Group to set up special Asian Heritage Museum

KUALA LUMPUR: With support from two ministries, a Kuala Lumpur-based group is formalising efforts to set up the innovative Asian Heritage Museum. It intends to start with 1,000 pieces of historical and geological artifacts, with several pieces going as far back as 5,000 years.

The group intends to apply multimedia, animation and live exhibitions to promote the varied aspects of Asian cultural heritage.

The group, which prefers to remain anonymous for now but is endorsed by distinguished and highly respected personalities, has secured the services of British museum and research experts, who visited Kuala Lumpur last month to verify the artifacts as authentic and historical.

Besides housing the artifacts and using them to link Southeast Asian history with the rest of Asia, there will also be educational galleries on Asian martial arts, costumes, food, and arts and craft. Also planned are major touring exhibitions and the hosting of arts and heritage events.

"The long-term vision of the group is to transform the project into a mega Asian cultural village with the participation of major Asian powers from Asean, China, India, Japan and South Korea," a representative of the group said.

The main message, the representative said, was to convey Asia's proud history. Both Asians and the rest of the world have much to learn about the diversity and dynamics of Asian cultural heritage, he said.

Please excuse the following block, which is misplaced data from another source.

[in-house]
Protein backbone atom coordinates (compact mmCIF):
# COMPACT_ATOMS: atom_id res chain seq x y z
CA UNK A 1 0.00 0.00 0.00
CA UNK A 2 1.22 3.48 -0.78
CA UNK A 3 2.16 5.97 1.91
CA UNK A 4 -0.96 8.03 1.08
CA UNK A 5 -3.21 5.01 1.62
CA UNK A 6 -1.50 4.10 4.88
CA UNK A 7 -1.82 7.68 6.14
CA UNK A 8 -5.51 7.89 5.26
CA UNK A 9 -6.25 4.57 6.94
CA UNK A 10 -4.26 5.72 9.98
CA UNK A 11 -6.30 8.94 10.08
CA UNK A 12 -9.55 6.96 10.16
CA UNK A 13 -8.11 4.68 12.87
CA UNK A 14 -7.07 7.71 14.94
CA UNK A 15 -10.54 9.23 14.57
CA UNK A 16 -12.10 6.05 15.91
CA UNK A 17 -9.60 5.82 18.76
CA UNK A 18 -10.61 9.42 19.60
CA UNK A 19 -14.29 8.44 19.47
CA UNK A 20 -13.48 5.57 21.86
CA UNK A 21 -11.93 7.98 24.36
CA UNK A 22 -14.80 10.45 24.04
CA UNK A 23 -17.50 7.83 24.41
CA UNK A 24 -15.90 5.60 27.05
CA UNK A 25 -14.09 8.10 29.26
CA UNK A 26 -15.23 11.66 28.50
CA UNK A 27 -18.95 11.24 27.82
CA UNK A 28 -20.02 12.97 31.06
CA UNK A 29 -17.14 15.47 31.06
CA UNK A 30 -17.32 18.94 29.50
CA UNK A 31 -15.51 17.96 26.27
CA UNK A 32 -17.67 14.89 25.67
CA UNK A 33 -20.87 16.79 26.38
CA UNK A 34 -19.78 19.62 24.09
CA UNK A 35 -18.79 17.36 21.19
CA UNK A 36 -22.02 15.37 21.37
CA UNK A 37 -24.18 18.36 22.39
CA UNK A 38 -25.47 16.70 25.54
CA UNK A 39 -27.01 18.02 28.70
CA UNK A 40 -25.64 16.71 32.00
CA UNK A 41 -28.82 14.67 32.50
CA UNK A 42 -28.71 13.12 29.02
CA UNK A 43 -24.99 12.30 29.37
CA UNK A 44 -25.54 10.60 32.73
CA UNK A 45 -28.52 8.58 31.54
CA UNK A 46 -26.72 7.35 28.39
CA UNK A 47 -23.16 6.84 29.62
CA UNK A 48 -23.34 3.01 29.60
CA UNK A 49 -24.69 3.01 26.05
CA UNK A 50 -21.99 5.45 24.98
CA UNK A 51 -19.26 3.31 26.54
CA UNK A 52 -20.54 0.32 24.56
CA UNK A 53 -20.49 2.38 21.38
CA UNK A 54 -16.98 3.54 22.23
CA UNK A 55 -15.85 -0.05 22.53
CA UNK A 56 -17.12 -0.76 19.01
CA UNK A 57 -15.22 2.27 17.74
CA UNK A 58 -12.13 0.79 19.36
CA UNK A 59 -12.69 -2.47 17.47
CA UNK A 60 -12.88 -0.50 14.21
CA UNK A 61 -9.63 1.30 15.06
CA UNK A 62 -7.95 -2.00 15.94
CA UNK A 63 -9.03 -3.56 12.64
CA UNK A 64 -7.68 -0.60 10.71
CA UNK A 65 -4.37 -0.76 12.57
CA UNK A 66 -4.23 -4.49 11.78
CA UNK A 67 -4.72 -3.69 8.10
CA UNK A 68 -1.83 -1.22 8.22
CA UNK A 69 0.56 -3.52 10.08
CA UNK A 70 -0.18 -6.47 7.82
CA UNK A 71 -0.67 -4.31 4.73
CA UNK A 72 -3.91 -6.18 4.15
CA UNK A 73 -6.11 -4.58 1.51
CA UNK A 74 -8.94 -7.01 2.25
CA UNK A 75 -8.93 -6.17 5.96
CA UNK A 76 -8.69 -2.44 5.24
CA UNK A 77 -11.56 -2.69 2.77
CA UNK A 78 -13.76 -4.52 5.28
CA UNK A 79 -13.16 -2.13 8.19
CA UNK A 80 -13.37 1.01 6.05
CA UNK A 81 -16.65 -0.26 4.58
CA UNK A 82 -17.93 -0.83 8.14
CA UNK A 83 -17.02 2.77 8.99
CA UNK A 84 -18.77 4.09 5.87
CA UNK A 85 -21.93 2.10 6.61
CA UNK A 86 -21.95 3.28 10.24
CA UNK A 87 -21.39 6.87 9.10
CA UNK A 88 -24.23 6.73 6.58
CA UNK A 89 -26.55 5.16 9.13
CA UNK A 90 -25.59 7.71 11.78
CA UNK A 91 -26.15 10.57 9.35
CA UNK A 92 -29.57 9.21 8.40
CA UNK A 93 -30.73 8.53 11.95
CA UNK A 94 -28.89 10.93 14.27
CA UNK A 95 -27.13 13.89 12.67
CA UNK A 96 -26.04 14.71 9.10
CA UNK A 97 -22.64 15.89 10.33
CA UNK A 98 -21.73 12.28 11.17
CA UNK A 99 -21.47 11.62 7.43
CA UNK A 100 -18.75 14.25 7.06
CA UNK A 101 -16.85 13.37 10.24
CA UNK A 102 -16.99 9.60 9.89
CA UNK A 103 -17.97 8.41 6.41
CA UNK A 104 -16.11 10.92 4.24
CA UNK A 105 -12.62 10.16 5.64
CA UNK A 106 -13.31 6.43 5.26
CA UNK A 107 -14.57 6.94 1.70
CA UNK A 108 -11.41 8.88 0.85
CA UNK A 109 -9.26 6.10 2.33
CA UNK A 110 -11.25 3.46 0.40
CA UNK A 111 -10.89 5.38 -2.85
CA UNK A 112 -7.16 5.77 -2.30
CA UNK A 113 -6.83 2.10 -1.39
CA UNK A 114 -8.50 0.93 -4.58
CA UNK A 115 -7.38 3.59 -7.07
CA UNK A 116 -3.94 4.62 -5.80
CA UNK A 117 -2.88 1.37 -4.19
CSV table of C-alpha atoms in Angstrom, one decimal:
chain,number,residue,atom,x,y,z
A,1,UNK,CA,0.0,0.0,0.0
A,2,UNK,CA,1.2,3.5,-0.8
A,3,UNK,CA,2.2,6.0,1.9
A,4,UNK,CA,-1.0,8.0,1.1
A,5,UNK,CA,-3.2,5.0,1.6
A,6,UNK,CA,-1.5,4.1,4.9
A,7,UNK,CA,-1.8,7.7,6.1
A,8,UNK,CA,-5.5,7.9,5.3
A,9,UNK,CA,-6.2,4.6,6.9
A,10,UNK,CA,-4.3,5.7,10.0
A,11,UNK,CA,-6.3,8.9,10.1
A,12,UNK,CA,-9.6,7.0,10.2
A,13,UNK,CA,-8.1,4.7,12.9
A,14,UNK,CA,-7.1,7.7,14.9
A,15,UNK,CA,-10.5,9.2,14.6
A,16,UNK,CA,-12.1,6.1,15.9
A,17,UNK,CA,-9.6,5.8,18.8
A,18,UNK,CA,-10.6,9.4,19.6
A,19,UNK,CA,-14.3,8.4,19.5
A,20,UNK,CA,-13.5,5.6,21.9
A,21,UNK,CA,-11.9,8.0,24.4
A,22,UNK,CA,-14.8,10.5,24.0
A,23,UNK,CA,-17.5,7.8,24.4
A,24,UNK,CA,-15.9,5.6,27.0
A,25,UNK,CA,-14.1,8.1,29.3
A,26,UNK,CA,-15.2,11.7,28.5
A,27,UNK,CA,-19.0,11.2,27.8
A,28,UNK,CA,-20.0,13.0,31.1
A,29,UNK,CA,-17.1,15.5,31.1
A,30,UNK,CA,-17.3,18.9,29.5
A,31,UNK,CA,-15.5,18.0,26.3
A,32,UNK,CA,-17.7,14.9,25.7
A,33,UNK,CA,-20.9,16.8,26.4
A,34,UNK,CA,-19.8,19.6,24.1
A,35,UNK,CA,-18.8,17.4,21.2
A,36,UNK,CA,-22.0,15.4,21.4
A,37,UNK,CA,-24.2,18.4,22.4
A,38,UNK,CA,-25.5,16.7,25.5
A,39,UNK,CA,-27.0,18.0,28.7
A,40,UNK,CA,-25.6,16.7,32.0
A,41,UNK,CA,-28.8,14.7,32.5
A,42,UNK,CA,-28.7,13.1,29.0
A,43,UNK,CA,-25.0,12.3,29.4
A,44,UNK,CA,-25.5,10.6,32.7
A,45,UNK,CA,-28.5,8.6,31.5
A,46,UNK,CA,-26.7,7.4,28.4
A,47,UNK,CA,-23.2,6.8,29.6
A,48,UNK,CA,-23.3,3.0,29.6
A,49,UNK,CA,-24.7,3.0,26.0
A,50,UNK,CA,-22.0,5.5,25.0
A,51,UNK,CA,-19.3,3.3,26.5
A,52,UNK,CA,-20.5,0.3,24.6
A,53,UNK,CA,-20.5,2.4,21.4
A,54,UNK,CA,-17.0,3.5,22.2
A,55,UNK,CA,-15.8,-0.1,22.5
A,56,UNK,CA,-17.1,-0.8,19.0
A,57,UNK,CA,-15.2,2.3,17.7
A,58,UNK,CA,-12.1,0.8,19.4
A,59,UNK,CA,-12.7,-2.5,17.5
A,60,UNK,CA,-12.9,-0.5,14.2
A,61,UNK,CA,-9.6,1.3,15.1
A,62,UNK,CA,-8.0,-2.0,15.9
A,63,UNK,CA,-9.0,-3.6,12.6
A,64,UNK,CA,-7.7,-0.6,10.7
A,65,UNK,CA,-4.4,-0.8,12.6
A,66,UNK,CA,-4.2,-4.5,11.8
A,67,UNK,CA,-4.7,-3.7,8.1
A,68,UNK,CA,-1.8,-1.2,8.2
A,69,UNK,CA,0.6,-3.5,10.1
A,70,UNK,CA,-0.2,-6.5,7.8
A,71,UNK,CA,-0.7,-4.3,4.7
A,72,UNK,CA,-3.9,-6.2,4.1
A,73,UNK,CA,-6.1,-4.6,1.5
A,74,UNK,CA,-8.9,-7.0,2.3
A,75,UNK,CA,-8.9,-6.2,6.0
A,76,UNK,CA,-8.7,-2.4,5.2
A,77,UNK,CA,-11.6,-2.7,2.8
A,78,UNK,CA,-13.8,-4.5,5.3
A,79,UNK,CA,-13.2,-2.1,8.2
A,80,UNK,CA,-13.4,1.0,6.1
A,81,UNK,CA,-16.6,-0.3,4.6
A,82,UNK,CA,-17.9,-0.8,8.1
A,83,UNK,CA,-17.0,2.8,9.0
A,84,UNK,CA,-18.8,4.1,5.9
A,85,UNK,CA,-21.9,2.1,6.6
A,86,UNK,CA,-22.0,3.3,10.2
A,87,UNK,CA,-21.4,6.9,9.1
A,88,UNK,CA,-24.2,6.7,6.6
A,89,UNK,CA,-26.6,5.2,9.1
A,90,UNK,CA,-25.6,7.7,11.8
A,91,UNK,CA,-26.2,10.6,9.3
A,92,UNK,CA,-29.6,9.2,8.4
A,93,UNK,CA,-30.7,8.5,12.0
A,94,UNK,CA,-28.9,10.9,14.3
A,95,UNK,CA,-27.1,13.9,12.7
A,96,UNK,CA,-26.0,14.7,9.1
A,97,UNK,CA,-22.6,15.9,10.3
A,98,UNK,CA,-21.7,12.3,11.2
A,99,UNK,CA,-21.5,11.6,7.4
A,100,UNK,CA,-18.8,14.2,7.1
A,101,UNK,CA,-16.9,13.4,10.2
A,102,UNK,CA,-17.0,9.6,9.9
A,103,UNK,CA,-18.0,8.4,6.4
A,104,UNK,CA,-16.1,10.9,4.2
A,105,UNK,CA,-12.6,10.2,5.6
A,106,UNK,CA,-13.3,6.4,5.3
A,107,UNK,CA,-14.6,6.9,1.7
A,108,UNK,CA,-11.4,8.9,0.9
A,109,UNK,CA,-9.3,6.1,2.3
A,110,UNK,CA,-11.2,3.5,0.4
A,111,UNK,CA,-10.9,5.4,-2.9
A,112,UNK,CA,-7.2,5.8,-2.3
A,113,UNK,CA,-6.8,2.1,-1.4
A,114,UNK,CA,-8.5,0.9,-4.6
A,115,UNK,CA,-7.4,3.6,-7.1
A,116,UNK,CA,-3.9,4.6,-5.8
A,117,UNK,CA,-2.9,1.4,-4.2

"This project should place Kuala Lumpur ahead on the world map for tourism and heritage. In addition to other benefits, the museum project is designed to also boost tourism revenue."

The group intends to set up an advisory international heritage panel (much like the industry advisory panel for the Multimedia Super Corridor project), comprising respected personalities from the region.

"Another value of the project is in the promotion of Asian peace, especially in the light of conflicts in disputed islands and seas," the representative said.

"Promoting cultural goodwill can be a positive influencer on peace."

The museum project, if undertaken in Kuala Lumpur, would involve the tourism as well as information, communications and culture ministries, which have already given their backing, various agencies and foreign investments.

However, there is one concern: the group is unsure which ministry or agency should be approached for funding and a suitable venue.

The group recently pitched the idea to the Public-Private Partnership Unit (Ukas) in the Prime Minister's Department where it made a presentation and submitted a formal request for a suitable venue and some financial support.

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